Exposure therapy isn’t generally thought of as a form of treatment that could work with healing from addiction. In general, exposure therapy is used with healing from phobias and anxiety. It involves the exposing a client to whatever he or she is afraid of. The point is to lower their level of fear by being in the presence of the object long enough to learn that it doesn’t have to induce fear after all. If the client can see that there is no danger, he or she might be able to overcome the anxiety or fear.
This same technique could be applied to healing addiction as well, according to Dr. A. Tom Horvath, the founder and president of Practical Recovery in San Diego, CA, as well as the president of SMART Recovery, an international nonprofit offering free, self-empowering, science-based, mutual-help groups for addiction recovery. In an article he wrote on The Fix, he explains exactly how this form of therapy could be used in addiction treatment. On the whole, addiction treatment is learning how to handle high risk situations. Frequently, the development of an addiction happens begins of poor coping skills in situations that are difficult to face. This can continue in recovery when individuals become fearful of bars or seeing people that they know are still getting high. They are afraid that being faced with those people or places might make them vulnerable to using. Of course, recovering addicts are already vulnerable to relapse and the dangers old and familiar people and places might lead to drug use or drinking.
Some recovering addicts become so fearful of these situations that it creates anxiety which only makes the situation worse. Dr. Horvath suggests finding a way to actually face that situation head on. In exposure therapy, a therapist would accompany a client to the top of a building who might be afraid of heights. Once that client recognizes that he or she is in fact safe in that situation, then perhaps the level of fear might go down. However, Dr. Horvath points out that exposure therapy only works if the client is able to stay with their fear long enough to see through it. For instance, if someone who is afraid of heights can’t stay in a building long enough to get up to a high floor then the therapy isn’t going to take place.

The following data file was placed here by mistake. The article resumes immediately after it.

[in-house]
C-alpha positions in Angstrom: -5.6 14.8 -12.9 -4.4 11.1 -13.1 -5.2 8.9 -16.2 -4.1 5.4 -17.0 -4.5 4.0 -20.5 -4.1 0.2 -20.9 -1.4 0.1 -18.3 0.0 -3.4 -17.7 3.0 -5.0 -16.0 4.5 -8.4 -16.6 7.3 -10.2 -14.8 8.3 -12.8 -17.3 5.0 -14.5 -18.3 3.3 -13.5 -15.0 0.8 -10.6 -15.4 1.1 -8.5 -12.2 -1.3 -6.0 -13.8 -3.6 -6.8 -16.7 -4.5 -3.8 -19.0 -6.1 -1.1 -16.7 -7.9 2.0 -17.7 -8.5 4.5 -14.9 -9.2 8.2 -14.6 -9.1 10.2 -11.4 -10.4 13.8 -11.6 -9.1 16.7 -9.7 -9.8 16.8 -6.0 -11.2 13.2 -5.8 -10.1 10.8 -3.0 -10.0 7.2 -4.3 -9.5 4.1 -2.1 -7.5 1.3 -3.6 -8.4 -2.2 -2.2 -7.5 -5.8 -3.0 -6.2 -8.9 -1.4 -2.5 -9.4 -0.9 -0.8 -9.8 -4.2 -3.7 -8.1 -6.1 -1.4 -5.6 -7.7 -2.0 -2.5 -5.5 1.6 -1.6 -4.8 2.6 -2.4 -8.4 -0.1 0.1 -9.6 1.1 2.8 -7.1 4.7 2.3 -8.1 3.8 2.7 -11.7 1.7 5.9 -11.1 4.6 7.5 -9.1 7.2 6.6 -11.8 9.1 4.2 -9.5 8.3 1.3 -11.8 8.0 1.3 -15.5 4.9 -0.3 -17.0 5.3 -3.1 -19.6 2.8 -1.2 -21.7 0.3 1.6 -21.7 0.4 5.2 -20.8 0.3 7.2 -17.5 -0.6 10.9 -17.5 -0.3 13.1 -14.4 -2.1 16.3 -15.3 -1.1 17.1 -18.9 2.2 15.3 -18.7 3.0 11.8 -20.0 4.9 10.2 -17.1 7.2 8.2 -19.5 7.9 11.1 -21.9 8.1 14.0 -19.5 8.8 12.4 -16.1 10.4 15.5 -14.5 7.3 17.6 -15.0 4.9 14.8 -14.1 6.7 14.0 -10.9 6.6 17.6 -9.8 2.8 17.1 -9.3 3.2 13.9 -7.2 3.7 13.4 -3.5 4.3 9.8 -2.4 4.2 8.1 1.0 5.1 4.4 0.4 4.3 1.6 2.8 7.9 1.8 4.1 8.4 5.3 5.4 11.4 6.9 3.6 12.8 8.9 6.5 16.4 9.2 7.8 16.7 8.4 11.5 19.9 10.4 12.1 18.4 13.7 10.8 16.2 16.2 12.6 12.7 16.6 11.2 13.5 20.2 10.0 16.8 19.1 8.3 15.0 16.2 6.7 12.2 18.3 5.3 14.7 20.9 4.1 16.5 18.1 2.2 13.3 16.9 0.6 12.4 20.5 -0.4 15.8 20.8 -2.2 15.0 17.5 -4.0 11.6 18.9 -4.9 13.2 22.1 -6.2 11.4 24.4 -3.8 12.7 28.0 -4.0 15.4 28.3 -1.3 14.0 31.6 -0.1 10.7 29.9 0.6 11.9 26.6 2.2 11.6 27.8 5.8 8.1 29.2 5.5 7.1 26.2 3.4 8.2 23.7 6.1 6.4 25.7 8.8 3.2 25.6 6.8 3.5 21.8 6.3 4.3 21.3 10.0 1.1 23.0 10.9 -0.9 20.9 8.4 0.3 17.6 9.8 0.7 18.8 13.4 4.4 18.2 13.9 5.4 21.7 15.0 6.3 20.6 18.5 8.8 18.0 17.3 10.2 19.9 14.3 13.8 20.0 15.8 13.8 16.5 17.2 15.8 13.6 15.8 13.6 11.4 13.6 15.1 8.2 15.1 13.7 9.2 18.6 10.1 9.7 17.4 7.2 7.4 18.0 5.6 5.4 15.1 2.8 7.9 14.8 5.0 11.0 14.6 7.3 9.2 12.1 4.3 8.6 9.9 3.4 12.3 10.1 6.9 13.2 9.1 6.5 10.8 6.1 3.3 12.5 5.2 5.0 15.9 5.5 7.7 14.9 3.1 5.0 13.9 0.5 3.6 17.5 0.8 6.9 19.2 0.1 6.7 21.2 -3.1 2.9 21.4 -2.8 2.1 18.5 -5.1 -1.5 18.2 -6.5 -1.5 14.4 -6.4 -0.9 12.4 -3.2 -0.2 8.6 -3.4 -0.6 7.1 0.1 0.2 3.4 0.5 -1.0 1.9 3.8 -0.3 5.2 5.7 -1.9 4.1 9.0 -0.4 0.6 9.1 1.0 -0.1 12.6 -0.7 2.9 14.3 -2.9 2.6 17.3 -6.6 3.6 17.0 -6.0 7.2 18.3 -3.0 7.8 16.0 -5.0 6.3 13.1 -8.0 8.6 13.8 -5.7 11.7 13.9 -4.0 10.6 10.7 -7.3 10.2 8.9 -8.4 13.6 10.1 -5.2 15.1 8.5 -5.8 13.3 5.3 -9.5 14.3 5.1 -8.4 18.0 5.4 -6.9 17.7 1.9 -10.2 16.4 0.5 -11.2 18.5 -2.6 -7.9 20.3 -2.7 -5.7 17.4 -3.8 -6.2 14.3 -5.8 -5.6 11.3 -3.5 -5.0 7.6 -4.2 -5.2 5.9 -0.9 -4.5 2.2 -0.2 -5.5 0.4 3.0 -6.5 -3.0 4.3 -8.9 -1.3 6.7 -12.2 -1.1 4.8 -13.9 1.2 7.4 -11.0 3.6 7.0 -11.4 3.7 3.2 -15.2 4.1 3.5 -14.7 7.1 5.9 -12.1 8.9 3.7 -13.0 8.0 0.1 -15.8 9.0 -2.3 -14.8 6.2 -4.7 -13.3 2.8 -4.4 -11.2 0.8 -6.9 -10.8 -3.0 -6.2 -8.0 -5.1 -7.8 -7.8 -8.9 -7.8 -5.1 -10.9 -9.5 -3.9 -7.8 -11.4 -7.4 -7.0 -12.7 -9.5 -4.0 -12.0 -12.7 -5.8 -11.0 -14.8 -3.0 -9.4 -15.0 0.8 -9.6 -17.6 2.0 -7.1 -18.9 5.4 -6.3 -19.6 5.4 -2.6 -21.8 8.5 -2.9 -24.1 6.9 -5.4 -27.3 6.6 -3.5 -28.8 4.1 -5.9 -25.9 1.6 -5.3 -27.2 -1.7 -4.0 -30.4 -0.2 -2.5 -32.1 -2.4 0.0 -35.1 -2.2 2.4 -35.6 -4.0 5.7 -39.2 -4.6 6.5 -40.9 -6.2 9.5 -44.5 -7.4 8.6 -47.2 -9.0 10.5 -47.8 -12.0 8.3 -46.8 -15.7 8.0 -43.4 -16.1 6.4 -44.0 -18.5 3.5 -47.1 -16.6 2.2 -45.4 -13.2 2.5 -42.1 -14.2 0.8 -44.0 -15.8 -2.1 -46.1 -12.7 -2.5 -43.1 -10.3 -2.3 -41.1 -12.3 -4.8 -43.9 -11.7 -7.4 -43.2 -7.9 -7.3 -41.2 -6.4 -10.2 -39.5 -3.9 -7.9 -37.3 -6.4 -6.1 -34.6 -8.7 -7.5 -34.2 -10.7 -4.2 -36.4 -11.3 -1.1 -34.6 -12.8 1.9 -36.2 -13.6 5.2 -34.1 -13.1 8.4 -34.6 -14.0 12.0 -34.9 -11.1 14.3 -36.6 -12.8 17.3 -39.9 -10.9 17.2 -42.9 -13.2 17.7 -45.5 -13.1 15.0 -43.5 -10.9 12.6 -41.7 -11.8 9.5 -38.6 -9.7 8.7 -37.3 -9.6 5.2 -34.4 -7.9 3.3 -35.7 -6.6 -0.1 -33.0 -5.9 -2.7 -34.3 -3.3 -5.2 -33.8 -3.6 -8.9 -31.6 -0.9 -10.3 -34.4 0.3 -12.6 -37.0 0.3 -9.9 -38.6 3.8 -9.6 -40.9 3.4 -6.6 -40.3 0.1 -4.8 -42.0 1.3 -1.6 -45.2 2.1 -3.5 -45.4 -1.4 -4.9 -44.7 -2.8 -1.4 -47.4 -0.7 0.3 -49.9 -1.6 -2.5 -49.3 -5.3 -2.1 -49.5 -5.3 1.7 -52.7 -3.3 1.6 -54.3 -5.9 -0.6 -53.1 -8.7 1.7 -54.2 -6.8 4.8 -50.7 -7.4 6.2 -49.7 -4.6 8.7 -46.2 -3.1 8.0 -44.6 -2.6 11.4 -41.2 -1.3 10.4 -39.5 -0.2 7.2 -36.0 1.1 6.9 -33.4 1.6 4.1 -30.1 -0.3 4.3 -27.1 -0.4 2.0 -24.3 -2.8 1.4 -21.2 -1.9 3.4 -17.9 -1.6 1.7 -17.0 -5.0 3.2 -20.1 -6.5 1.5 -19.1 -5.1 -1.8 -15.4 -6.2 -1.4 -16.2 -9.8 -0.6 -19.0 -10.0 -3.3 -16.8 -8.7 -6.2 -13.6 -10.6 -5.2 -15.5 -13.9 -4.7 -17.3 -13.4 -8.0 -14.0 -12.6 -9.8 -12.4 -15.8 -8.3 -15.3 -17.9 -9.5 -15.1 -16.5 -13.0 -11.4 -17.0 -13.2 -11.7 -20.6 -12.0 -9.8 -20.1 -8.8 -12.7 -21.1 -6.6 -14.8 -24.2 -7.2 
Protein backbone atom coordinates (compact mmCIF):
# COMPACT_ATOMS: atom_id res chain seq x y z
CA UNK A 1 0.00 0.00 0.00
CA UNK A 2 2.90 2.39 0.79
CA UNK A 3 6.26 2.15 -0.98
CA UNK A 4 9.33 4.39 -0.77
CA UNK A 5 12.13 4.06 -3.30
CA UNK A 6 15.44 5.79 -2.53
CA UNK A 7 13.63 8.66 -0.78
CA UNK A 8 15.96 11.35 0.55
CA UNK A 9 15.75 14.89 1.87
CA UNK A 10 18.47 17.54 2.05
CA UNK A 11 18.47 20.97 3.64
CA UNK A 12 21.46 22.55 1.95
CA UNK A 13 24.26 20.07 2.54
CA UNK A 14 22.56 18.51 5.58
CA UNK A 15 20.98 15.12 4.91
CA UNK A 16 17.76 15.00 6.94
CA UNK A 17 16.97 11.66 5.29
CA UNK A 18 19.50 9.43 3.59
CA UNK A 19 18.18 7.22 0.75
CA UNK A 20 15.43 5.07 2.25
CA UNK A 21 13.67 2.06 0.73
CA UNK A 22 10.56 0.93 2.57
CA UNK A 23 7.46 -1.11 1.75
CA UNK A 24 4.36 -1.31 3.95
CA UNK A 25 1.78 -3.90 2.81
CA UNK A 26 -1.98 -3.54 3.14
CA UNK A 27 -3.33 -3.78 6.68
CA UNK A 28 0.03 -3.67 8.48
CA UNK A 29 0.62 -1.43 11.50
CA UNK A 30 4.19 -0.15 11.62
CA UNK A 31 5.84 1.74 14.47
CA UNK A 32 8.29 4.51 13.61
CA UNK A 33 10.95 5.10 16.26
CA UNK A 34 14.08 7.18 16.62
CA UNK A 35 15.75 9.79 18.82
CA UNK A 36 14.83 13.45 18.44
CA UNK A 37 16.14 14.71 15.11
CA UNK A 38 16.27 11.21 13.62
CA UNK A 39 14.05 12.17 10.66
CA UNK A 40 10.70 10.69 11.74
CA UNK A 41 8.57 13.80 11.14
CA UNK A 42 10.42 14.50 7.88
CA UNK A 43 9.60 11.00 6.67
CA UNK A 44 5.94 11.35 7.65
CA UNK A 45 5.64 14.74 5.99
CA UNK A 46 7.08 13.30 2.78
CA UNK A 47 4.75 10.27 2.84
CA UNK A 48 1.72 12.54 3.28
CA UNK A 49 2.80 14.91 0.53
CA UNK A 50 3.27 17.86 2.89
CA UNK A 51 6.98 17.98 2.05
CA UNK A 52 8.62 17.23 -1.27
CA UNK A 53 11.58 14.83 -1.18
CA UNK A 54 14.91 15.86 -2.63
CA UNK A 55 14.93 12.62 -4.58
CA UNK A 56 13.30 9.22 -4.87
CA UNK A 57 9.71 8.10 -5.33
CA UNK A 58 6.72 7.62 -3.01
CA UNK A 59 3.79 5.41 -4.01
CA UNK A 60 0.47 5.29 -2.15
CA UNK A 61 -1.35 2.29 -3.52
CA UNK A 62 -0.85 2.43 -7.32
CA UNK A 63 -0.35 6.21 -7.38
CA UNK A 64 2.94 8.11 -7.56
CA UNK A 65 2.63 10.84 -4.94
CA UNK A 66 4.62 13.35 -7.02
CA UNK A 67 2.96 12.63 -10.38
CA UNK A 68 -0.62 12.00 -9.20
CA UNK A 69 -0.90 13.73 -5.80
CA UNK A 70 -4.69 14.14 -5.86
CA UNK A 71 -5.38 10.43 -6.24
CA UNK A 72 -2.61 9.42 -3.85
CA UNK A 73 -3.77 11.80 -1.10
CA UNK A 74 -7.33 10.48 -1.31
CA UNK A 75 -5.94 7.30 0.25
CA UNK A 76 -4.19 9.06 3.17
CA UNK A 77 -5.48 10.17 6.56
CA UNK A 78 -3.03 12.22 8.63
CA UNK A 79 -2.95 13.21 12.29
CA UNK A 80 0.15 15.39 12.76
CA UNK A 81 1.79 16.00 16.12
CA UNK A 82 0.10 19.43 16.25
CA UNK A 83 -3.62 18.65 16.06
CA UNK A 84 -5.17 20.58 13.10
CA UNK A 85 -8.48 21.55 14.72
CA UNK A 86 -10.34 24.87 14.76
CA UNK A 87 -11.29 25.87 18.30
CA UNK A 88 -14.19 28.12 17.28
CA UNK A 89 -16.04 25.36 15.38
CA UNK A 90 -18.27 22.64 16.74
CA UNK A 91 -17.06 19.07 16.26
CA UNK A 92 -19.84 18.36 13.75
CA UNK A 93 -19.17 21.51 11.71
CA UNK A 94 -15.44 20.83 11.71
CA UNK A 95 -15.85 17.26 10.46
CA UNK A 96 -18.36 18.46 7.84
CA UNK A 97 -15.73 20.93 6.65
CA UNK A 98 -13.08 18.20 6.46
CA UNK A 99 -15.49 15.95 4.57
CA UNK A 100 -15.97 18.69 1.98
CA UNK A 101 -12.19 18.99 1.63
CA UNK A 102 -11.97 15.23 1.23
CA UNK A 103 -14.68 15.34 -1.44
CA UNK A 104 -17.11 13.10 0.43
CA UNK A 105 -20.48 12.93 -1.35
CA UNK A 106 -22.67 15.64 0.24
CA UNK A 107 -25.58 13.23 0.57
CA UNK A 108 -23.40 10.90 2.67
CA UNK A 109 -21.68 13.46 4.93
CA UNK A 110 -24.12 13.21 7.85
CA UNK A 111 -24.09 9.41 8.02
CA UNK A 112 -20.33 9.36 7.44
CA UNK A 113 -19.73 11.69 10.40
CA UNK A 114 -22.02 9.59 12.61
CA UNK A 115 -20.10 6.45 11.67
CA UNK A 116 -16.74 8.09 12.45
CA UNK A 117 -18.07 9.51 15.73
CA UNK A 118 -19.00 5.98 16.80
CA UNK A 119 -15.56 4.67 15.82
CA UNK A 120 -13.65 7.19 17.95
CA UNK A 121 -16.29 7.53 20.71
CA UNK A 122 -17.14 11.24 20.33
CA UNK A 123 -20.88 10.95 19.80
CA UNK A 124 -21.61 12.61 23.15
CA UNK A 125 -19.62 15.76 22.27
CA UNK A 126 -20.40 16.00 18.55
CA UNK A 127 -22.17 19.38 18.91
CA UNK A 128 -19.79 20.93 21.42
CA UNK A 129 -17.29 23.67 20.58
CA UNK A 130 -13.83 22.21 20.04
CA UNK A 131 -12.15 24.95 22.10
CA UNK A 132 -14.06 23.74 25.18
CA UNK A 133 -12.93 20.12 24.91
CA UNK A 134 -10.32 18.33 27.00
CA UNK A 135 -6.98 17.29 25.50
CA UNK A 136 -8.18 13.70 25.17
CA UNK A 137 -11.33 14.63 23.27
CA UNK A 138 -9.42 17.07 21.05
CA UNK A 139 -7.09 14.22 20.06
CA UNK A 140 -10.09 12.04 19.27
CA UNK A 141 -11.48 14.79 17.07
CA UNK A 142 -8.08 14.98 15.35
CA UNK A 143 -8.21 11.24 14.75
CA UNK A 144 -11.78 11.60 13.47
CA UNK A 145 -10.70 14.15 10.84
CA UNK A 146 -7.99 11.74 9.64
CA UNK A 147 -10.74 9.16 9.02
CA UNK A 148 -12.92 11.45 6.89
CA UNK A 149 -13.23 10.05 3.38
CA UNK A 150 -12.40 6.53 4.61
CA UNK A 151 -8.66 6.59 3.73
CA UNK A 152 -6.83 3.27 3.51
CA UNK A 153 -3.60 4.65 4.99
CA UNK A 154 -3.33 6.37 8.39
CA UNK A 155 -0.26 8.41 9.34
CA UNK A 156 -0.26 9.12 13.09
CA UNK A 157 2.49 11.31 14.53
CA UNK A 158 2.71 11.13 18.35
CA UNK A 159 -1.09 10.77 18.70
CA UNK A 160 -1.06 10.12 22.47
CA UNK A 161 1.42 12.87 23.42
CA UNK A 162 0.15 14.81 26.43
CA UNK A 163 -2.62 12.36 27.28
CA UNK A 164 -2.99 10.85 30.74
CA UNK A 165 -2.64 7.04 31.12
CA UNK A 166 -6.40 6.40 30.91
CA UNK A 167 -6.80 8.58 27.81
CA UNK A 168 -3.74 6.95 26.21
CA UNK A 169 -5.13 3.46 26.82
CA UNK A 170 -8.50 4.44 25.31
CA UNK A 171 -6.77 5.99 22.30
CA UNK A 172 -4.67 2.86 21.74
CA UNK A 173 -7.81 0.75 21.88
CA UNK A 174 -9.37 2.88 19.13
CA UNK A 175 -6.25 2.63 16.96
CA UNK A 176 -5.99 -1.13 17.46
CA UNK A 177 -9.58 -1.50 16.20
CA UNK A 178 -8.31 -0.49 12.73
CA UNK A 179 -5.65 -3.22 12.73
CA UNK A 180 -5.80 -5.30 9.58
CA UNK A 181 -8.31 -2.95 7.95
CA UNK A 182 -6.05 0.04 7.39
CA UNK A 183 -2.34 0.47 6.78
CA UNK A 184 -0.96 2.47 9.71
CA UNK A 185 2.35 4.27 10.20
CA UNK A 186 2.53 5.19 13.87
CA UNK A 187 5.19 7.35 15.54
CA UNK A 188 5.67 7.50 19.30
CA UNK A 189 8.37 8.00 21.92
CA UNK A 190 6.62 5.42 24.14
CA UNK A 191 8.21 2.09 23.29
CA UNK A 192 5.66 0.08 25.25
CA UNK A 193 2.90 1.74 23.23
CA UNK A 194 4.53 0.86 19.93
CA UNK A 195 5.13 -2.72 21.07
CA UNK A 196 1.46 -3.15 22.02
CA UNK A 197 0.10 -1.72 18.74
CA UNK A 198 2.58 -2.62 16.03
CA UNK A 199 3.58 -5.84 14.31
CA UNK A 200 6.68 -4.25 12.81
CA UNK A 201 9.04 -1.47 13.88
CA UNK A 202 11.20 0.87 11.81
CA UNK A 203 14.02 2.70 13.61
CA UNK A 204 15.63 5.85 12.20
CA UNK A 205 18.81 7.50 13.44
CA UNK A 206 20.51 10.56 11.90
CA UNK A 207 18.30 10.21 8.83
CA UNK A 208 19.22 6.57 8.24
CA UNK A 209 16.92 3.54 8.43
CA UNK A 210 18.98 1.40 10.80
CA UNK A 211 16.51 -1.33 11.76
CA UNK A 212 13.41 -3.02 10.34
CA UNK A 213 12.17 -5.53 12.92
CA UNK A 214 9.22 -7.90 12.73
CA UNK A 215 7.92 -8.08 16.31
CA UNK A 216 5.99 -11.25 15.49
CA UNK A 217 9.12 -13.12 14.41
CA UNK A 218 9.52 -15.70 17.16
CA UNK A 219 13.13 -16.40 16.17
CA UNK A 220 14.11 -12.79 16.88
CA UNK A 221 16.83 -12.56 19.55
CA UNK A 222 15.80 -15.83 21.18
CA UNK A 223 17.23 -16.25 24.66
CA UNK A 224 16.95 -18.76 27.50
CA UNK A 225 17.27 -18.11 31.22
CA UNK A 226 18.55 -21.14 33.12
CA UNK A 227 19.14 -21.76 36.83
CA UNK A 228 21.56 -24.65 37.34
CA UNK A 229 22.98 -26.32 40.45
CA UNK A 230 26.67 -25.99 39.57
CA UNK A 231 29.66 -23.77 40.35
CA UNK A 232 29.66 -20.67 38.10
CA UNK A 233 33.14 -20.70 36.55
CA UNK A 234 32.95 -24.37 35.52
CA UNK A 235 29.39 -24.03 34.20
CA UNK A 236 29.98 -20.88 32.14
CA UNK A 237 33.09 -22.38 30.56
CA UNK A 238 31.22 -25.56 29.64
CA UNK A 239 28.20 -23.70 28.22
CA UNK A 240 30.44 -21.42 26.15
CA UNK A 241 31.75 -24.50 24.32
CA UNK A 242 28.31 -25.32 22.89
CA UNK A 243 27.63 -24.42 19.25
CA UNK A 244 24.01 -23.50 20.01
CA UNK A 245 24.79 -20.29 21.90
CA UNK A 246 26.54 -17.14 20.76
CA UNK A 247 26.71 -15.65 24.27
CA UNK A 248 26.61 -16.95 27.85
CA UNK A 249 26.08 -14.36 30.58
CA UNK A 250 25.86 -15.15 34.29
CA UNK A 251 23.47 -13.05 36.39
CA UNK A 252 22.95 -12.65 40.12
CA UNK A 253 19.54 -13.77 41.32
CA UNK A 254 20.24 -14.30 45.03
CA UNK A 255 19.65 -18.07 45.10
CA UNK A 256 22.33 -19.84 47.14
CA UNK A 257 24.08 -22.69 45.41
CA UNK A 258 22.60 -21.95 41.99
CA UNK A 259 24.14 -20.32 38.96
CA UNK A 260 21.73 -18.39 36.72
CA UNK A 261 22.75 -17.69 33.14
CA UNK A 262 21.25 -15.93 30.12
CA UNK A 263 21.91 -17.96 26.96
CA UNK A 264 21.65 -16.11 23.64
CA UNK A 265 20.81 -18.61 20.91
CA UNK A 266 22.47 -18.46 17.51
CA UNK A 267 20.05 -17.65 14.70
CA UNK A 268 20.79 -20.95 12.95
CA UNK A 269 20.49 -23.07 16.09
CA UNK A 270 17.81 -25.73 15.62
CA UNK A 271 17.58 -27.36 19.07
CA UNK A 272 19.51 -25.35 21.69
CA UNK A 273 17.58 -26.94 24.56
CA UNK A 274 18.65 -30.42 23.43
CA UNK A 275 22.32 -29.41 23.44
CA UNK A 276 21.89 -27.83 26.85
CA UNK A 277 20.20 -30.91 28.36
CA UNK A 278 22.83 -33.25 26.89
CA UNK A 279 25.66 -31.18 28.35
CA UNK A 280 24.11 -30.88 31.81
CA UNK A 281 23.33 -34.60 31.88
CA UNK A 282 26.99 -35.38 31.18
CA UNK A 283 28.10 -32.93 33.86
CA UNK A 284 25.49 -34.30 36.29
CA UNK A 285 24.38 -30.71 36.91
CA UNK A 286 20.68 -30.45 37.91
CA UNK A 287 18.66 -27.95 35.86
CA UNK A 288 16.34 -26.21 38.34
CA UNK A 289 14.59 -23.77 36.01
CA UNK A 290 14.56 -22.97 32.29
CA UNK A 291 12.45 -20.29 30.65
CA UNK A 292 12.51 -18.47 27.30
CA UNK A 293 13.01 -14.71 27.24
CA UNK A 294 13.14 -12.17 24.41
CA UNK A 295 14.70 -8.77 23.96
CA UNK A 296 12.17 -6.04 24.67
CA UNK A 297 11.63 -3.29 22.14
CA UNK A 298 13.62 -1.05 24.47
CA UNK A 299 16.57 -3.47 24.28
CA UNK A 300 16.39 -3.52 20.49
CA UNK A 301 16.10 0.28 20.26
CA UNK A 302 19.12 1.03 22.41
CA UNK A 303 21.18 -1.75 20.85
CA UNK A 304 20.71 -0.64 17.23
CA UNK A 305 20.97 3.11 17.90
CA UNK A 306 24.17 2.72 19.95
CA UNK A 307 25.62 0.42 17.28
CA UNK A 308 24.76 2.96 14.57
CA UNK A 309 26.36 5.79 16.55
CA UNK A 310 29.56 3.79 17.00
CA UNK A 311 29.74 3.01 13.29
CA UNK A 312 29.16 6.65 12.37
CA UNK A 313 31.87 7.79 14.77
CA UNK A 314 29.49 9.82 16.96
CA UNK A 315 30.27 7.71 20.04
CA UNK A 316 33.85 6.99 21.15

The same is true when applying exposure therapy to addiction treatment. For instance, if an individual is afraid of driving down a particular street because there are many bars and clubs in that location, then the therapy might be to actually visit that street. Of course, that person is accompanied by a therapist or trusted friend so that relapse doesn’t actually occur. Instead, if he or she can stay long enough without drinking then a new connection might be formed in the brain. In this case, a client might be able to see that he or she is safe at a bar and that he or she has the power to not drink. This can be incredibly empowering. When a client recognizes that being at a bar doesn’t have the same power over them, then he or she has more freedom than before. And if it can happen at a bar, then maybe a client can attend a party and not feel powerless to drinking there. Dr. Horvath also points out that exposure therapy isn’t as simple as it might at first sound.
During the first few weeks, a therapist would need to establish some points of safety to protect against any overwhelming feelings or the giving in to a strong craving. Certainly, exposure therapy gone wrong is a client’s relapse. However, with the right precautions and a strong therapeutic relationship, exposure therapy could be just the right antidote for recovering addicts to feeling fearful of certain places and people. As Dr. Horvath states in his article, with a few experiences of making it through strong cravings, one’s level of confidence in their ability to stay sober can soar. In fact, Dr. Horvath states the following:
I am confident that if rehabs adopted the practice of exposure therapy for appropriate clients, these people would be much better prepared to return to the real world.
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